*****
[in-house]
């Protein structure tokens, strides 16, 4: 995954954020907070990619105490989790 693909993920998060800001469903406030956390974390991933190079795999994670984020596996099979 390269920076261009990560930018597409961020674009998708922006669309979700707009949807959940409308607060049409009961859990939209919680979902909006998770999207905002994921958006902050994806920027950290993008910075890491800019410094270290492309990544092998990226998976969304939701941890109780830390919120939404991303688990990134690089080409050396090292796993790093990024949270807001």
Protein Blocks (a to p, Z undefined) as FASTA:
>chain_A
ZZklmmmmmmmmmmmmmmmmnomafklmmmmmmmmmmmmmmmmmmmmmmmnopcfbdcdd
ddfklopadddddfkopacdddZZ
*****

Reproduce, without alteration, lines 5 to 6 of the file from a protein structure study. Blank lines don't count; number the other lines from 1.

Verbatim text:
ZZklmmmmmmmmmmmmmmmmnomafklmmmmmmmmmmmmmmmmmmmmmmmnopcfbdcdd
ddfklopadddddfkopacdddZZ